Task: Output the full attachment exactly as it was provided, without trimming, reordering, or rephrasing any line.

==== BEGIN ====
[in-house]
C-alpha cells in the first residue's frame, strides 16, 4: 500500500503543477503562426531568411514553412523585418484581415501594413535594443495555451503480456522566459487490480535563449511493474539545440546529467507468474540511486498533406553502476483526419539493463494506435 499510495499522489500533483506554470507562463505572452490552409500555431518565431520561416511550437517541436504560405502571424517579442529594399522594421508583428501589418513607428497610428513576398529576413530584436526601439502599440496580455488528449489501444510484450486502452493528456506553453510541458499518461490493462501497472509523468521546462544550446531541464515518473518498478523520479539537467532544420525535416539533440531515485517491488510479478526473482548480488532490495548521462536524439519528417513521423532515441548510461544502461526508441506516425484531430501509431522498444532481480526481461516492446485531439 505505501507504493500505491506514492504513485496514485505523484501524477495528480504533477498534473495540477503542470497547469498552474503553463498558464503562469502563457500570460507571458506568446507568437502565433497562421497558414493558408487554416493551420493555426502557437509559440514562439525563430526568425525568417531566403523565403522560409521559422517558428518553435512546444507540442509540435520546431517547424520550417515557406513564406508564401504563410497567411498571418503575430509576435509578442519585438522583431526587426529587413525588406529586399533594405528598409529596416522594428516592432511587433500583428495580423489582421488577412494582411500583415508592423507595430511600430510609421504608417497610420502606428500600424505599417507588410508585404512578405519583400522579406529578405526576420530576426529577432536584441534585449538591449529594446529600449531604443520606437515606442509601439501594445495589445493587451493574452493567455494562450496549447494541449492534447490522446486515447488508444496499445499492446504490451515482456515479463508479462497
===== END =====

[in-house]
C-alpha cells in the first residue's frame, strides 16, 4: 500500500503543477503562426531568411514553412523585418484581415501594413535594443495555451503480456522566459487490480535563449511493474539545440546529467507468474540511486498533406553502476483526419539493463494506435 499510495499522489500533483506554470507562463505572452490552409500555431518565431520561416511550437517541436504560405502571424517579442529594399522594421508583428501589418513607428497610428513576398529576413530584436526601439502599440496580455488528449489501444510484450486502452493528456506553453510541458499518461490493462501497472509523468521546462544550446531541464515518473518498478523520479539537467532544420525535416539533440531515485517491488510479478526473482548480488532490495548521462536524439519528417513521423532515441548510461544502461526508441506516425484531430501509431522498444532481480526481461516492446485531439 505505501507504493500505491506514492504513485496514485505523484501524477495528480504533477498534473495540477503542470497547469498552474503553463498558464503562469502563457500570460507571458506568446507568437502565433497562421497558414493558408487554416493551420493555426502557437509559440514562439525563430526568425525568417531566403523565403522560409521559422517558428518553435512546444507540442509540435520546431517547424520550417515557406513564406508564401504563410497567411498571418503575430509576435509578442519585438522583431526587426529587413525588406529586399533594405528598409529596416522594428516592432511587433500583428495580423489582421488577412494582411500583415508592423507595430511600430510609421504608417497610420502606428500600424505599417507588410508585404512578405519583400522579406529578405526576420530576426529577432536584441534585449538591449529594446529600449531604443520606437515606442509601439501594445495589445493587451493574452493567455494562450496549447494541449492534447490522446486515447488508444496499445499492446504490451515482456515479463508479462497